Javed: Negative comments don’t have the power to make a hit movie a flop or vice versa. I remember a few bad reviews that came out immediately after Yeh Dil Aap Ka Hua’s release. The movie was still well-loved by the general public.
But yes, social media can be unfair. There are people who criticize just in order to get attention and are very damaging for the industry overall. They will look at just a trailer and make dramatic declarations that the movie will flop. They just want to create controversies, not realizing that they are bringing down someone’s hard work without giving it a chance.
I simply ignore all this but this negativity around us has made me decide that I won’t be hosting a premiere for Wajood. I don’t want to invite a bunch of biased bloggers to come and watch my movie and then viciously rip it apart.
People who want to watch it can buy tickets and watch it with everyone else. I think other filmmakers may just also start doing the same because premieres are pointless. Even my own family and friends will go to see Wajood on Eid, with the rest of the crowd.
Images: One of the critiques aired at Wajood is that the trailer and poster seem to hint at a predictable story of a good cop, a virtuous heroine and a salacious ‘it’ girl. Is this really the case?
Javed: Not at all. That’s the beauty of the movie. The story is completely unpredictable.
Images: One would have expected you to take on your own son, Shahzad Sheikh, in the hero’s role. Why did you opt for Danish Taimoor? Also, what prompted you to cast Indian actress Aditi Singh?
Javed: I am making a movie, not arranging a family function. Shahzad was a bit under-age for the hero’s role while Danish fit the bill perfectly. My only requirement from Danish was that he needed to shave his beard. I wanted him to have just a moustache in the movie, look like Clark Gable.
Aditi, also, fit her role. She plays a modern woman who wears short skirts. I felt that none of our local actresses had the body language to be able to carry such clothes but Aditi did it with complete ease.
Images: Does Aditi’s ease with skin-show imply that there will also be an item song in Wajood?
Javed: No, there isn’t. I don’t believe in unnecessarily plugging in item numbers in a movie. If the situation requires it, then it can be added in.
Images: Wajood is your eighth film as a director. What took you so long to return behind the camera?
Javed: I have been very busy with work. But I did know that I wanted to work with the new cinematic technologies that are now available. The concept behind Wajood struck me some years ago while I was working in India.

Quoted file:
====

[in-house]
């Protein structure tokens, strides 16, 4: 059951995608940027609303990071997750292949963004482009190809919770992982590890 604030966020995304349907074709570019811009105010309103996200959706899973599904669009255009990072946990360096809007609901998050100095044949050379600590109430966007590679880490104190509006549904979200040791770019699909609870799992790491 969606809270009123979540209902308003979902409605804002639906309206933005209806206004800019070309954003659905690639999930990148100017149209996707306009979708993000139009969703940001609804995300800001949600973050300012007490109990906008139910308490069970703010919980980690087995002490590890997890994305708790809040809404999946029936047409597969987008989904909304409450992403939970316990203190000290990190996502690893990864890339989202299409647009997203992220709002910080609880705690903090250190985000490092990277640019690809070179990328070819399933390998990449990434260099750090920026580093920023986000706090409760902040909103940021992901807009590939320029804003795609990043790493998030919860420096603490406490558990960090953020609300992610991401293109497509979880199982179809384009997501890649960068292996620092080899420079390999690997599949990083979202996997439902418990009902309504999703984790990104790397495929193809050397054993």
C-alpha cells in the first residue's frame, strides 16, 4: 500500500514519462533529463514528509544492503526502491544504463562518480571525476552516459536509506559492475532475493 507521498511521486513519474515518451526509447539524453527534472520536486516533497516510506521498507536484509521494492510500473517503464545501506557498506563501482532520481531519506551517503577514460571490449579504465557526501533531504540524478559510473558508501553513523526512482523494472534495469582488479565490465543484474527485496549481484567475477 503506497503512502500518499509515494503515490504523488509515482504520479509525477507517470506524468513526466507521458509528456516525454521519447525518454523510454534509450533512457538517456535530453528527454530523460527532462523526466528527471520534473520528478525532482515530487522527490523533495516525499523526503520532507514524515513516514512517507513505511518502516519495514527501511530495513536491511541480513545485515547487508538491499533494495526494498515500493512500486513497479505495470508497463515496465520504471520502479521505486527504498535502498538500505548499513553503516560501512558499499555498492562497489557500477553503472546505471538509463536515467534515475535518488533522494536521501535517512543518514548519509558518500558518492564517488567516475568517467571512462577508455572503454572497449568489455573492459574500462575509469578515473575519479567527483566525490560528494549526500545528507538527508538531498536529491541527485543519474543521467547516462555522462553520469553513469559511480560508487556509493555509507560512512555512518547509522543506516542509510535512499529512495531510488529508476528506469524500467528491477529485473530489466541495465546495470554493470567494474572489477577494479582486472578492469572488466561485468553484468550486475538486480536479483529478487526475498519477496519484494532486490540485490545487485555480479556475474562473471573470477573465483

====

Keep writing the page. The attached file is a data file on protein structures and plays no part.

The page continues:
It took time to have the story written and to shift my production house from Lahore to Karachi. I purchased a new camera from the U.S.A. especially to film the movie.
Images: Did you especially plan an Eid release for Wajood in order to cash in on the increased traffic in cinemas during the festive season?
Javed: Not really. Wajood was supposed to release much earlier but it got delayed. I was then advised to plan an Eid release because it is a movie that has all the ingredients that would appeal to the festive season. People will enjoy it and feel proud of it.
Images: You are consistently working in Pakistani cinema but prior to this, you were well on your way to building an acting career in Bollywood. Do you regret the way Indo-Pak politics thwarted the careers of Pakistani actors in India?
Javed: I don’t regret it but it shouldn’t have happened. The conflict was purely political but certain factions within Bollywood chose to take advantage of it. They began to rant against Pakistani actors, demanding that they go back.
They simply felt threatened by us because some very good Pakistani actors were entering into Bollywood at the time and they were being offered major projects.
I had shifted to India for five years when I was getting a lot of work there but incidentally, I wasn’t there when these conflicts took place. Had I been there, I would have asked them why they were asking me to go back. I had come there on a work visa and I hadn’t come begging for work. Instead, major Bollywood filmmakers had approached me to act in their movies.